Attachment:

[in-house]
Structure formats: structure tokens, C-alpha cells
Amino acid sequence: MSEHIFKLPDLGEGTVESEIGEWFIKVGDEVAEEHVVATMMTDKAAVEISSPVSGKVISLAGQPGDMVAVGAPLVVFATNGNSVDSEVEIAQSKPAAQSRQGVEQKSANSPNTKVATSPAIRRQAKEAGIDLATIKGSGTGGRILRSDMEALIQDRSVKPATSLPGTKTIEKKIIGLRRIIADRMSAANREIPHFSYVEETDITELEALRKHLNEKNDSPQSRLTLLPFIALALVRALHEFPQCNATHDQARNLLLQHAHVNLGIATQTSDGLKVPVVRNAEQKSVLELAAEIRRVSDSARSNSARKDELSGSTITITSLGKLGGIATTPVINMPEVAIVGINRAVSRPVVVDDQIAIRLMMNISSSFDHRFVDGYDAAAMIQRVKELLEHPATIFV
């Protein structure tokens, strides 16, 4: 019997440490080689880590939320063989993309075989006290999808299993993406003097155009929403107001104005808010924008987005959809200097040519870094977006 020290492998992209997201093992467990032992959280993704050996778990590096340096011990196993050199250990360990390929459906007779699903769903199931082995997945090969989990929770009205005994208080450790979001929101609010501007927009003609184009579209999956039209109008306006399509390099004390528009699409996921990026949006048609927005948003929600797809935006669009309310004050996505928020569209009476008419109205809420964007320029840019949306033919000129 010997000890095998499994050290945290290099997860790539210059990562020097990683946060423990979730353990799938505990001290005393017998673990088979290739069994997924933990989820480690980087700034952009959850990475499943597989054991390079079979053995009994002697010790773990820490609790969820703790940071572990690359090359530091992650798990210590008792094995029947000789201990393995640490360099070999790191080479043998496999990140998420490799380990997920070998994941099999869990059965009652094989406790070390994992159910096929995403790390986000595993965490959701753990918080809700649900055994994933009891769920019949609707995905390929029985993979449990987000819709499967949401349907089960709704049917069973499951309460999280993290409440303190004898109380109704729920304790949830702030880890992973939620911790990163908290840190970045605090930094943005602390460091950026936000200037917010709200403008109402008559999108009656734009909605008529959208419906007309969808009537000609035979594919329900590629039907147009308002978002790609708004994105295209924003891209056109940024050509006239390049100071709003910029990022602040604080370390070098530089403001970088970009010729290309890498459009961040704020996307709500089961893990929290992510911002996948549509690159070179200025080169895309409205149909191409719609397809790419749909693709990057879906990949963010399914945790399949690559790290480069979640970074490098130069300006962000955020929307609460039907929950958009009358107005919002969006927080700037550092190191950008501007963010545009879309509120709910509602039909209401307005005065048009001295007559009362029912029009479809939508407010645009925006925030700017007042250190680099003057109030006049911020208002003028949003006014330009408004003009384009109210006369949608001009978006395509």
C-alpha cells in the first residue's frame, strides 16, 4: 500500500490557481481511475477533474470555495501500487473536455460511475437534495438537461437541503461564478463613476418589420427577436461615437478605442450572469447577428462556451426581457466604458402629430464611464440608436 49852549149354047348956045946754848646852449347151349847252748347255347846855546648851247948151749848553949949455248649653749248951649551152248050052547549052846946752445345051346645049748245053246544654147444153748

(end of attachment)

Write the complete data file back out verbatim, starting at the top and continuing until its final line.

[in-house]
Structure formats: structure tokens, C-alpha cells
Amino acid sequence: MSEHIFKLPDLGEGTVESEIGEWFIKVGDEVAEEHVVATMMTDKAAVEISSPVSGKVISLAGQPGDMVAVGAPLVVFATNGNSVDSEVEIAQSKPAAQSRQGVEQKSANSPNTKVATSPAIRRQAKEAGIDLATIKGSGTGGRILRSDMEALIQDRSVKPATSLPGTKTIEKKIIGLRRIIADRMSAANREIPHFSYVEETDITELEALRKHLNEKNDSPQSRLTLLPFIALALVRALHEFPQCNATHDQARNLLLQHAHVNLGIATQTSDGLKVPVVRNAEQKSVLELAAEIRRVSDSARSNSARKDELSGSTITITSLGKLGGIATTPVINMPEVAIVGINRAVSRPVVVDDQIAIRLMMNISSSFDHRFVDGYDAAAMIQRVKELLEHPATIFV
């Protein structure tokens, strides 16, 4: 019997440490080689880590939320063989993309075989006290999808299993993406003097155009929403107001104005808010924008987005959809200097040519870094977006 020290492998992209997201093992467990032992959280993704050996778990590096340096011990196993050199250990360990390929459906007779699903769903199931082995997945090969989990929770009205005994208080450790979001929101609010501007927009003609184009579209999956039209109008306006399509390099004390528009699409996921990026949006048609927005948003929600797809935006669009309310004050996505928020569209009476008419109205809420964007320029840019949306033919000129 010997000890095998499994050290945290290099997860790539210059990562020097990683946060423990979730353990799938505990001290005393017998673990088979290739069994997924933990989820480690980087700034952009959850990475499943597989054991390079079979053995009994002697010790773990820490609790969820703790940071572990690359090359530091992650798990210590008792094995029947000789201990393995640490360099070999790191080479043998496999990140998420490799380990997920070998994941099999869990059965009652094989406790070390994992159910096929995403790390986000595993965490959701753990918080809700649900055994994933009891769920019949609707995905390929029985993979449990987000819709499967949401349907089960709704049917069973499951309460999280993290409440303190004898109380109704729920304790949830702030880890992973939620911790990163908290840190970045605090930094943005602390460091950026936000200037917010709200403008109402008559999108009656734009909605008529959208419906007309969808009537000609035979594919329900590629039907147009308002978002790609708004994105295209924003891209056109940024050509006239390049100071709003910029990022602040604080370390070098530089403001970088970009010729290309890498459009961040704020996307709500089961893990929290992510911002996948549509690159070179200025080169895309409205149909191409719609397809790419749909693709990057879906990949963010399914945790399949690559790290480069979640970074490098130069300006962000955020929307609460039907929950958009009358107005919002969006927080700037550092190191950008501007963010545009879309509120709910509602039909209401307005005065048009001295007559009362029912029009479809939508407010645009925006925030700017007042250190680099003057109030006049911020208002003028949003006014330009408004003009384009109210006369949608001009978006395509």
C-alpha cells in the first residue's frame, strides 16, 4: 500500500490557481481511475477533474470555495501500487473536455460511475437534495438537461437541503461564478463613476418589420427577436461615437478605442450572469447577428462556451426581457466604458402629430464611464440608436 49852549149354047348956045946754848646852449347151349847252748347255347846855546648851247948151749848553949949455248649653749248951649551152248050052547549052846946752445345051346645049748245053246544654147444153748